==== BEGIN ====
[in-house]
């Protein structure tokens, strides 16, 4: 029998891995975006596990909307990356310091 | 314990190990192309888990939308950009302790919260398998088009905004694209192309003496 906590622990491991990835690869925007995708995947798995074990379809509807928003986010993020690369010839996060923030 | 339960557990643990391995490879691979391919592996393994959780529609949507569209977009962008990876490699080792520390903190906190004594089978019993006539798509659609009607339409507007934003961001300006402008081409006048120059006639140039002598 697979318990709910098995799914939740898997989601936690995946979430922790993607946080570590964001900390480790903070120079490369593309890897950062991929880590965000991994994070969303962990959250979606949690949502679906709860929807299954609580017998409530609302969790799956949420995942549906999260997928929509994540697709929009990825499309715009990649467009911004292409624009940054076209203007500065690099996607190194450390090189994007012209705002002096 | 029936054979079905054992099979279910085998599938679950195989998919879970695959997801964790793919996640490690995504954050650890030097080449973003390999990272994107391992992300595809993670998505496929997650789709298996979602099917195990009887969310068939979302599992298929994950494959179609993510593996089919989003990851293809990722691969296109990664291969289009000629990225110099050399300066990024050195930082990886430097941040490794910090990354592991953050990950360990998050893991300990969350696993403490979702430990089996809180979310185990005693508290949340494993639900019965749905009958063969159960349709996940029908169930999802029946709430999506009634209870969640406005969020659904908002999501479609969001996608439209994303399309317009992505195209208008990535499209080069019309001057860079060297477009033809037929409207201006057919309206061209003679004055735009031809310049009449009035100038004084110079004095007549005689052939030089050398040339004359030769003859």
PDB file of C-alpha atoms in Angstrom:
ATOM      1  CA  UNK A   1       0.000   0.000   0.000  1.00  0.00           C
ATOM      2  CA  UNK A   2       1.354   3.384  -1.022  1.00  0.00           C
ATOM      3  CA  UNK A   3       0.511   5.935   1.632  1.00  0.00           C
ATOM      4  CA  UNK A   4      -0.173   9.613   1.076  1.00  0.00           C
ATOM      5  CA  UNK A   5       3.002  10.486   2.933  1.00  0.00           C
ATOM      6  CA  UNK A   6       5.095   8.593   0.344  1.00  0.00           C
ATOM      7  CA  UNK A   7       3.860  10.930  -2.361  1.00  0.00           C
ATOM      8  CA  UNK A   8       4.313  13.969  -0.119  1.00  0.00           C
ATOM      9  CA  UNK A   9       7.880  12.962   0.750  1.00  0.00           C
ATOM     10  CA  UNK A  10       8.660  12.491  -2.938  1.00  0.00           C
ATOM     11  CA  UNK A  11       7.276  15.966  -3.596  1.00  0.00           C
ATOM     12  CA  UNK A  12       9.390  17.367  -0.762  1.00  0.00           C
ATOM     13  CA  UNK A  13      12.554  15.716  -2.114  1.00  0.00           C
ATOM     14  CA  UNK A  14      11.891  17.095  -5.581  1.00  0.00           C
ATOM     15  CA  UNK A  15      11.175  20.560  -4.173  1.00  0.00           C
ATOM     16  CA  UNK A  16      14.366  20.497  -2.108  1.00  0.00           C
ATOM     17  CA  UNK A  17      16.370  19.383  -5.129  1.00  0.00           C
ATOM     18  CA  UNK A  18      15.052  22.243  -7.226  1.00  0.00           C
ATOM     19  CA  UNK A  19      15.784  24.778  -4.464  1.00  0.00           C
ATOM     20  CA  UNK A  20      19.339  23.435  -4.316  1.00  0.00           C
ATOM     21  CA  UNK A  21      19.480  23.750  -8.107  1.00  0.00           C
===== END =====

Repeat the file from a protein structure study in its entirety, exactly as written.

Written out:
[in-house]
């Protein structure tokens, strides 16, 4: 029998891995975006596990909307990356310091 | 314990190990192309888990939308950009302790919260398998088009905004694209192309003496 906590622990491991990835690869925007995708995947798995074990379809509807928003986010993020690369010839996060923030 | 339960557990643990391995490879691979391919592996393994959780529609949507569209977009962008990876490699080792520390903190906190004594089978019993006539798509659609009607339409507007934003961001300006402008081409006048120059006639140039002598 697979318990709910098995799914939740898997989601936690995946979430922790993607946080570590964001900390480790903070120079490369593309890897950062991929880590965000991994994070969303962990959250979606949690949502679906709860929807299954609580017998409530609302969790799956949420995942549906999260997928929509994540697709929009990825499309715009990649467009911004292409624009940054076209203007500065690099996607190194450390090189994007012209705002002096 | 029936054979079905054992099979279910085998599938679950195989998919879970695959997801964790793919996640490690995504954050650890030097080449973003390999990272994107391992992300595809993670998505496929997650789709298996979602099917195990009887969310068939979302599992298929994950494959179609993510593996089919989003990851293809990722691969296109990664291969289009000629990225110099050399300066990024050195930082990886430097941040490794910090990354592991953050990950360990998050893991300990969350696993403490979702430990089996809180979310185990005693508290949340494993639900019965749905009958063969159960349709996940029908169930999802029946709430999506009634209870969640406005969020659904908002999501479609969001996608439209994303399309317009992505195209208008990535499209080069019309001057860079060297477009033809037929409207201006057919309206061209003679004055735009031809310049009449009035100038004084110079004095007549005689052939030089050398040339004359030769003859």
PDB file of C-alpha atoms in Angstrom:
ATOM      1  CA  UNK A   1       0.000   0.000   0.000  1.00  0.00           C
ATOM      2  CA  UNK A   2       1.354   3.384  -1.022  1.00  0.00           C
ATOM      3  CA  UNK A   3       0.511   5.935   1.632  1.00  0.00           C
ATOM      4  CA  UNK A   4      -0.173   9.613   1.076  1.00  0.00           C
ATOM      5  CA  UNK A   5       3.002  10.486   2.933  1.00  0.00           C
ATOM      6  CA  UNK A   6       5.095   8.593   0.344  1.00  0.00           C
ATOM      7  CA  UNK A   7       3.860  10.930  -2.361  1.00  0.00           C
ATOM      8  CA  UNK A   8       4.313  13.969  -0.119  1.00  0.00           C
ATOM      9  CA  UNK A   9       7.880  12.962   0.750  1.00  0.00           C
ATOM     10  CA  UNK A  10       8.660  12.491  -2.938  1.00  0.00           C
ATOM     11  CA  UNK A  11       7.276  15.966  -3.596  1.00  0.00           C
ATOM     12  CA  UNK A  12       9.390  17.367  -0.762  1.00  0.00           C
ATOM     13  CA  UNK A  13      12.554  15.716  -2.114  1.00  0.00           C
ATOM     14  CA  UNK A  14      11.891  17.095  -5.581  1.00  0.00           C
ATOM     15  CA  UNK A  15      11.175  20.560  -4.173  1.00  0.00           C
ATOM     16  CA  UNK A  16      14.366  20.497  -2.108  1.00  0.00           C
ATOM     17  CA  UNK A  17      16.370  19.383  -5.129  1.00  0.00           C
ATOM     18  CA  UNK A  18      15.052  22.243  -7.226  1.00  0.00           C
ATOM     19  CA  UNK A  19      15.784  24.778  -4.464  1.00  0.00           C
ATOM     20  CA  UNK A  20      19.339  23.435  -4.316  1.00  0.00           C
ATOM     21  CA  UNK A  21      19.480  23.750  -8.107  1.00  0.00           C